Wednesday, December 30, 2009

We. Are. At. War

I know some in the media are getting their panties all in a twist bemoaning the partisan nature of complaints about the the loyal opposition's anger over the president's (and his team's) response to the Christmas Day bomber. Horrors! Hallowed national security issues are being sullied with partisanship!

One, do you even remember the Bush years and our loyal opposition's treatment of him and his policies?

Two, and more important, while the complaints of our sober class suggest the loyal opposition is exploiting a national security issue for political gain, let me suggest that this is not the issue at all. After all, you have the sight of conservatives supporting the president's Afghan surge and supporting his continued progress in Iraq. Where's the politics there? Is it really so easy to assume that people willing to support the president in one area of national security are really eager to hammer the president for a mistake in another?

I have tried very hard to judge what the president has done and said, and I don't believe I can be accused of incubating Obama Derangement Sydrome on this site. I've complained and commended the president, depending on the issue--or put off judgment from insufficient information or time. And mistakes happen in war. I don't blame the president for errors in waging war. Stuff happens. You correct the mistake. You drive on. And you win.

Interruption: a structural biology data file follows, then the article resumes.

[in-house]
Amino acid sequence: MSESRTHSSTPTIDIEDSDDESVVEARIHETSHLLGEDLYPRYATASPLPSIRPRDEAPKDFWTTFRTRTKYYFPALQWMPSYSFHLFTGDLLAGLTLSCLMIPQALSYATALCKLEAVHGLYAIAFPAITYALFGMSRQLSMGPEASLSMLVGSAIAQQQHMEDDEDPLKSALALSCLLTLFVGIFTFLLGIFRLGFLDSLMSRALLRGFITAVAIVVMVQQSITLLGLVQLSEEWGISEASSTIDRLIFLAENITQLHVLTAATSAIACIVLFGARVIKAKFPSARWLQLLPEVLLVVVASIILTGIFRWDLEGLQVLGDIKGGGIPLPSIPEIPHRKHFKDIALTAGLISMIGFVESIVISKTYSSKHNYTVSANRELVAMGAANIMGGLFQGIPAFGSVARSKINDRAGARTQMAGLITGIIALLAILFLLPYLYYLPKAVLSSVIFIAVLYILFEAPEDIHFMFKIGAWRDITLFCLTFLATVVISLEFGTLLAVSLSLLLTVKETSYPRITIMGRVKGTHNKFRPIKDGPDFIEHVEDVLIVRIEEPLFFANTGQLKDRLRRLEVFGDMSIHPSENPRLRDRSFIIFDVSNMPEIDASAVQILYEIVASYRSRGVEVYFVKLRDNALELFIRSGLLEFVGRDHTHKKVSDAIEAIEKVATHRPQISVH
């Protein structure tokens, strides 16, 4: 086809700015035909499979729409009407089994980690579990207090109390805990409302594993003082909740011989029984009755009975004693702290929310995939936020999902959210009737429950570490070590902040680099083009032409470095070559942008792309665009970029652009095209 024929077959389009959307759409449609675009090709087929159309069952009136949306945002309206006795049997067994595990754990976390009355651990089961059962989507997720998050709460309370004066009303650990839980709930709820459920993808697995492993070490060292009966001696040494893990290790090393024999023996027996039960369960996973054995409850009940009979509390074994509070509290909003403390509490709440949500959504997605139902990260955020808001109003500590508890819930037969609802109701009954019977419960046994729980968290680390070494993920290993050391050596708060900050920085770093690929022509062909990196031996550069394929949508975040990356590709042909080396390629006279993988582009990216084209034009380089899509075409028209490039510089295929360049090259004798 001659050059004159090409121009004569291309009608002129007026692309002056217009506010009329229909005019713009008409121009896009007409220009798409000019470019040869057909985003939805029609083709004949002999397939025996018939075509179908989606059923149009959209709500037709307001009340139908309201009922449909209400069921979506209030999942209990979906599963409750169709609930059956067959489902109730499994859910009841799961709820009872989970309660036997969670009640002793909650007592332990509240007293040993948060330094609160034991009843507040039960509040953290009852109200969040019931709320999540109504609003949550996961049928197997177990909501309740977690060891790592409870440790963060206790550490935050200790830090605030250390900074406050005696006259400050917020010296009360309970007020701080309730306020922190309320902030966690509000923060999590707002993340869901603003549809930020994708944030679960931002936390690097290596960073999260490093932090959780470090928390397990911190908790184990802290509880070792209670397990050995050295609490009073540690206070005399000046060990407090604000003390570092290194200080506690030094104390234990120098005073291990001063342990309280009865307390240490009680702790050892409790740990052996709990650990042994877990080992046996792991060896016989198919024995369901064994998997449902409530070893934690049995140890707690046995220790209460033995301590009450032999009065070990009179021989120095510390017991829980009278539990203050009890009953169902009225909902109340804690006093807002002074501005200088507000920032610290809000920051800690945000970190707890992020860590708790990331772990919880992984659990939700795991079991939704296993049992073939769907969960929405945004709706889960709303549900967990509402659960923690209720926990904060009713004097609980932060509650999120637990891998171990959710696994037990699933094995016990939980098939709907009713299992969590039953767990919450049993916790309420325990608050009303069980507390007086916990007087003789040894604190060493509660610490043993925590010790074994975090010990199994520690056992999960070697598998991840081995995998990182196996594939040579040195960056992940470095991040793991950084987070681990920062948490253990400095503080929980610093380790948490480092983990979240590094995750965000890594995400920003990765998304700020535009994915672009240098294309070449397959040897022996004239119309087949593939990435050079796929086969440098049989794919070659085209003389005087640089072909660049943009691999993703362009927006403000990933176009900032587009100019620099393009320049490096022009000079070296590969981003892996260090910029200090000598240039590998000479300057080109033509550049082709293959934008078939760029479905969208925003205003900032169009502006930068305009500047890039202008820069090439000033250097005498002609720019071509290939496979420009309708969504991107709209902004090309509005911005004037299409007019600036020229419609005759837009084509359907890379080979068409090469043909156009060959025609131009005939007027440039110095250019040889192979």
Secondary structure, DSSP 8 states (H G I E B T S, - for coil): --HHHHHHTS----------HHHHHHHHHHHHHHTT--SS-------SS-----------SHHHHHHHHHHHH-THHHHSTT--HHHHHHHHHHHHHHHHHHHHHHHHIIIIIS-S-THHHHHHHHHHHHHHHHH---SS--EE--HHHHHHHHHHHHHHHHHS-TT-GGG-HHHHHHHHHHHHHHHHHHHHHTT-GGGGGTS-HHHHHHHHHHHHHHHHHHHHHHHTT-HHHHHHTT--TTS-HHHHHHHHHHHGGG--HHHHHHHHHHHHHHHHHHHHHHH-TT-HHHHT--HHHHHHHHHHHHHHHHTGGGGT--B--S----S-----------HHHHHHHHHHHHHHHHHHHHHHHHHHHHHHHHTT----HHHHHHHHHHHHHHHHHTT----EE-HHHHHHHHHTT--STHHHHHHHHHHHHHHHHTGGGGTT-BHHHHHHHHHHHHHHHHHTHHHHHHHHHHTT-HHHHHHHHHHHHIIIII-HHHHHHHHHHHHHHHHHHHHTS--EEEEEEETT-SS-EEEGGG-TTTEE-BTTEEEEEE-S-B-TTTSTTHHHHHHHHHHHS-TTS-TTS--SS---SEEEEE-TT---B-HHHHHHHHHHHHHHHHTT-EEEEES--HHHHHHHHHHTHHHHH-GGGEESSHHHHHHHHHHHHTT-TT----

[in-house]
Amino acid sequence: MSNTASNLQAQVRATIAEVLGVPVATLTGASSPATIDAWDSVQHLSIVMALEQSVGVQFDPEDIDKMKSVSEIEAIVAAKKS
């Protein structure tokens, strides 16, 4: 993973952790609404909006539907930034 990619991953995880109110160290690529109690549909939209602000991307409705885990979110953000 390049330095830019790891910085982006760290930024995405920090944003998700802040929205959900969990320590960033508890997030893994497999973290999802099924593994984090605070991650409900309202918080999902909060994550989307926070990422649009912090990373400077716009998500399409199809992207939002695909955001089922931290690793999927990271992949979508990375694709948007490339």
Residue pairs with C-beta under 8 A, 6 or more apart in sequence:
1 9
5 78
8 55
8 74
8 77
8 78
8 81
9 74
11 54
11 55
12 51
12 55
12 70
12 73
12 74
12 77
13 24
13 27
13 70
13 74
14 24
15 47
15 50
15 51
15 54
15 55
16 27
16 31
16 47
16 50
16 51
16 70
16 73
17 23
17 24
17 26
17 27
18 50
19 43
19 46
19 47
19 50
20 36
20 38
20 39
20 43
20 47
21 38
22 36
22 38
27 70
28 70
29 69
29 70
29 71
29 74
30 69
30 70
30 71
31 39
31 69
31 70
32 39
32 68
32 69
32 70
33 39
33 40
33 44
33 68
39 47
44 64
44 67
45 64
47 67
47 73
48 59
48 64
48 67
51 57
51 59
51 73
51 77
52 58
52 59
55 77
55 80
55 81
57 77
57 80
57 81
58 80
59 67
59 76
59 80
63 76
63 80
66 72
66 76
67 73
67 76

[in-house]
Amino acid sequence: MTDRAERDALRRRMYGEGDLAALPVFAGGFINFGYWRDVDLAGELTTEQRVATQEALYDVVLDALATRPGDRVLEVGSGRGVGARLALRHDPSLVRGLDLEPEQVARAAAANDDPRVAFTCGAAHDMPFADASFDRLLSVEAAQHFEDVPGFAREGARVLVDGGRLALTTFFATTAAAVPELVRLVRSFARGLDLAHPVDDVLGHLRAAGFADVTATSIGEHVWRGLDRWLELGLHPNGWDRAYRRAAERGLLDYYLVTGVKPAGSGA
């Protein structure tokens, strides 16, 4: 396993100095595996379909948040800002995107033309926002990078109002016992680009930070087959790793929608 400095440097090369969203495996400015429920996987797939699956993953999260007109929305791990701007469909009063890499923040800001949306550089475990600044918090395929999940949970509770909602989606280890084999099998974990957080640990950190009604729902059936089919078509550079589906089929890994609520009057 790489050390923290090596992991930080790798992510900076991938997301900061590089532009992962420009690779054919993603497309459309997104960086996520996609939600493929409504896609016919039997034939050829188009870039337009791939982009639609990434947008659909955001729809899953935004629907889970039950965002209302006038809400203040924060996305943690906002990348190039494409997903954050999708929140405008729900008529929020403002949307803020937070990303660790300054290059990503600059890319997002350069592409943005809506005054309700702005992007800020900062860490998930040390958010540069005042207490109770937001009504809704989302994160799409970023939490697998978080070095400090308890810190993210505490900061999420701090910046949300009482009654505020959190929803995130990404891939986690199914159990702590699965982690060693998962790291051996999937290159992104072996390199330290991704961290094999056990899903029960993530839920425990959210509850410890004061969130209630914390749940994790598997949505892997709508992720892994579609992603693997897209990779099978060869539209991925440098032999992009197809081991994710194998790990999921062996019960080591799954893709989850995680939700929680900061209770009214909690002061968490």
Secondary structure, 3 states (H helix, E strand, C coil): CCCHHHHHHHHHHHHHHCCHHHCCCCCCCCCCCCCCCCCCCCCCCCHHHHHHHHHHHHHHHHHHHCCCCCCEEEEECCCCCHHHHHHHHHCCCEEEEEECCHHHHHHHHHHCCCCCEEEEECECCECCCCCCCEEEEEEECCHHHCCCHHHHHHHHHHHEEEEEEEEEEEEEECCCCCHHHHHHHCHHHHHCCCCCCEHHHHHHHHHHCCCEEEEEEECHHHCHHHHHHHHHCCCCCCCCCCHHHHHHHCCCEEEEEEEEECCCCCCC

My immediate reaction to the attack was to be angry at the attackers--not angry at Obama. We are at war and I expect to be attacked despite our best efforts to stop our enemies.

But what set me off about this latest incident is the display of a complete lack of apparent appreciation by the administration that the Christmas Day bombing attempt was in fact a national security issue. Napolitano's bizarre reaction that the system worked (if you squinted and tilted your head just so) was just the first straw. Instead of appearing to view this as an act of war, the administration has hiked our security level to Code Pink.

And since the president and his purported national security team have belittled the very idea that we are at war with Islamist terrorists, it was no great leap in logic to conclude from their actions and language that this team just doesn't feel at war. Not in their bones.

I understand errors, mistakes, blunders, and simple bad luck in war. If I think our president is fighting, I'll cut him slack for mistakes. What I don't understand is failing to know we are at war. And there are people out there waging war against us!